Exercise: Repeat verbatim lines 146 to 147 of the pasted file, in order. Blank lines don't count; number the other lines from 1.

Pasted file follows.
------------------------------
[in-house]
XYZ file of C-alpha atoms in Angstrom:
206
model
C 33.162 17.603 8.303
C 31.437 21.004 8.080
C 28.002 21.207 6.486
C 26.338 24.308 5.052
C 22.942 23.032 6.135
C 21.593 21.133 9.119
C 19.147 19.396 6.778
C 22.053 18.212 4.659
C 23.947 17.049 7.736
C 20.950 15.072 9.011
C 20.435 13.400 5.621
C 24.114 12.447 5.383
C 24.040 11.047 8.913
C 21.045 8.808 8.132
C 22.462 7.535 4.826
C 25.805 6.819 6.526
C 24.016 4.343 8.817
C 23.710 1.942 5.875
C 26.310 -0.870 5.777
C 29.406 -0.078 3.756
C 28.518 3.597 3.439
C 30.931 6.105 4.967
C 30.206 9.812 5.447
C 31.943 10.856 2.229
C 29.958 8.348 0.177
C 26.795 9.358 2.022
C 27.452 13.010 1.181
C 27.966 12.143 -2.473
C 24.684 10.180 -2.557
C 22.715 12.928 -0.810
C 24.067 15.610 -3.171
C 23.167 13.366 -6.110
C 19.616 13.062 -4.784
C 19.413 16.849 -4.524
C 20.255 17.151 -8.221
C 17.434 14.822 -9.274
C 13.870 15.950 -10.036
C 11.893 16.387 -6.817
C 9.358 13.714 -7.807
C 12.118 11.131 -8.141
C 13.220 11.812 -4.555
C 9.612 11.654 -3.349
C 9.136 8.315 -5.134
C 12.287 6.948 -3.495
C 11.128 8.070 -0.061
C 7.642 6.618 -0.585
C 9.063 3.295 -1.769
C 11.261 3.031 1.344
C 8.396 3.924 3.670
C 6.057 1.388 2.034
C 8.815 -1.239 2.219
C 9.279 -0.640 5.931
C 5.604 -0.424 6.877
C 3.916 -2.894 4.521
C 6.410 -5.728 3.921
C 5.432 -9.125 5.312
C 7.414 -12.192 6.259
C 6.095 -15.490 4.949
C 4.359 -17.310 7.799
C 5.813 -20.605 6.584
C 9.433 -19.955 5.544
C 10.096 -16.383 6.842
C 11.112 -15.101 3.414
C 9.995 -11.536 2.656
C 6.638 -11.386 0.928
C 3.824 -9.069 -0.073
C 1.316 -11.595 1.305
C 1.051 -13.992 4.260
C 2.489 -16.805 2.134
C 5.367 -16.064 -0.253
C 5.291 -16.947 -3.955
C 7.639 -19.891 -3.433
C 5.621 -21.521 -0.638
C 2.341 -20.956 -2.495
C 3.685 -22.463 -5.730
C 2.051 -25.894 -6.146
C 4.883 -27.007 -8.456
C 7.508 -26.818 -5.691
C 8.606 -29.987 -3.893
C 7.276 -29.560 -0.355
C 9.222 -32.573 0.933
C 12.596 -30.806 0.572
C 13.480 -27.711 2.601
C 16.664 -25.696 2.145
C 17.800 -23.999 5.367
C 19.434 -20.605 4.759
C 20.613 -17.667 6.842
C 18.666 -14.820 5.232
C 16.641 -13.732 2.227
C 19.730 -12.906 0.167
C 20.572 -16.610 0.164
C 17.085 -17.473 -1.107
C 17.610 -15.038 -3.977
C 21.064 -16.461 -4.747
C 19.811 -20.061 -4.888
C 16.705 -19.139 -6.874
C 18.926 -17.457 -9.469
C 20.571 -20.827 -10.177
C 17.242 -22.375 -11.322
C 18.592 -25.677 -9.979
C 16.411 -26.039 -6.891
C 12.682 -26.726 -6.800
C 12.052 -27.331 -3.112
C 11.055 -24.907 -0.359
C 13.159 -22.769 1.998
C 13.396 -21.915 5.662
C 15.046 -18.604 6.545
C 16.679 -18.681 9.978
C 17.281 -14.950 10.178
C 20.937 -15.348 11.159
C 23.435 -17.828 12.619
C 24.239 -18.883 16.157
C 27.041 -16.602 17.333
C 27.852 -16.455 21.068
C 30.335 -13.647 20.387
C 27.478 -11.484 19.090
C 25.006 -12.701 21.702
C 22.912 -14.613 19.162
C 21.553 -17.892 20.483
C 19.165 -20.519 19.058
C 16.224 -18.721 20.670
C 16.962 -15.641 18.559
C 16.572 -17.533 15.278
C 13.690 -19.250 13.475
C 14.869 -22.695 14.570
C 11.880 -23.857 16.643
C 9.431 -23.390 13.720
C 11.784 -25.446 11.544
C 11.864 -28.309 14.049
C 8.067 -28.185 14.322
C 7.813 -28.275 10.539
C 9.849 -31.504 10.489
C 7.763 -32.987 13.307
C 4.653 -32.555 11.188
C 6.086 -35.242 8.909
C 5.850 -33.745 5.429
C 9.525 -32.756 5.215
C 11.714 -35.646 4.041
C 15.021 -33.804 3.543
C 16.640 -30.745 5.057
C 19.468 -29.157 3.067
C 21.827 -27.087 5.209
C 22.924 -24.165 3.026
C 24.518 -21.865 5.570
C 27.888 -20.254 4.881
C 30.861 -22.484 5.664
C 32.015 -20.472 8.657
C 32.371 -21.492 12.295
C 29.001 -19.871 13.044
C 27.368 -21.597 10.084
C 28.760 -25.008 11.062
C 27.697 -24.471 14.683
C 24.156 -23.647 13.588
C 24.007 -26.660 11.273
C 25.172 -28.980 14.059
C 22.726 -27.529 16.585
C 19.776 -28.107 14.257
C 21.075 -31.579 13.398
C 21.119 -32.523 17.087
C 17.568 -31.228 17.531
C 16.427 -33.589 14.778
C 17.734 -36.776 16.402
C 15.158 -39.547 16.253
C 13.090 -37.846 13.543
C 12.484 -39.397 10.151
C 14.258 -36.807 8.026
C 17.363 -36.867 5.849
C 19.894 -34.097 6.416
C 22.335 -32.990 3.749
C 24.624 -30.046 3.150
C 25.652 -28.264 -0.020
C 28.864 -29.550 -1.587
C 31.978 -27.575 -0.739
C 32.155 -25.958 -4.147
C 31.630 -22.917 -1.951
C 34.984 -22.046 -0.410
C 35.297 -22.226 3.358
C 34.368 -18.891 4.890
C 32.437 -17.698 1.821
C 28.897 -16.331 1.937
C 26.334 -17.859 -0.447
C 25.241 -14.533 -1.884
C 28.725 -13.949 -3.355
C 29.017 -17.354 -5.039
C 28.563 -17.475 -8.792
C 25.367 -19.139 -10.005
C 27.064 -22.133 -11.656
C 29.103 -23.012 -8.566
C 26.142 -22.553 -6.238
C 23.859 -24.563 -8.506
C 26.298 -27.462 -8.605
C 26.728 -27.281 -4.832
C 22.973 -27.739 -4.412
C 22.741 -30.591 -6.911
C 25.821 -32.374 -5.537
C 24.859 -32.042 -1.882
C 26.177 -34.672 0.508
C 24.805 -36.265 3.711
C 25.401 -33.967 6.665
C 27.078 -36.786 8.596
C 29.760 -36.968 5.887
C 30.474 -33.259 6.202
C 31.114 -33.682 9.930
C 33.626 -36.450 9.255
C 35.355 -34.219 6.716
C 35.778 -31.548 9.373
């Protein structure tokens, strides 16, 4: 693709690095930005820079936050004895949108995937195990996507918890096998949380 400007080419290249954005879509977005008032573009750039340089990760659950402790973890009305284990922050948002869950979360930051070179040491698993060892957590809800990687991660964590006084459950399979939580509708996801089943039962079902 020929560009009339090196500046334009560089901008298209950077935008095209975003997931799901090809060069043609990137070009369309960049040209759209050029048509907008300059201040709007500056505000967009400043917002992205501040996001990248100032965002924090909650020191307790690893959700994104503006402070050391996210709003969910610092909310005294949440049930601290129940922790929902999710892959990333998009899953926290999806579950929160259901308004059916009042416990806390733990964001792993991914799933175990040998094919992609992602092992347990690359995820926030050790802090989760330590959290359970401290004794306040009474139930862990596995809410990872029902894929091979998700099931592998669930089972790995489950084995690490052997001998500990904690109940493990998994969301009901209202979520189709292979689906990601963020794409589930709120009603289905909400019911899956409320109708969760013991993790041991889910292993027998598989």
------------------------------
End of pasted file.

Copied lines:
C 21.827 -27.087 5.209
C 22.924 -24.165 3.026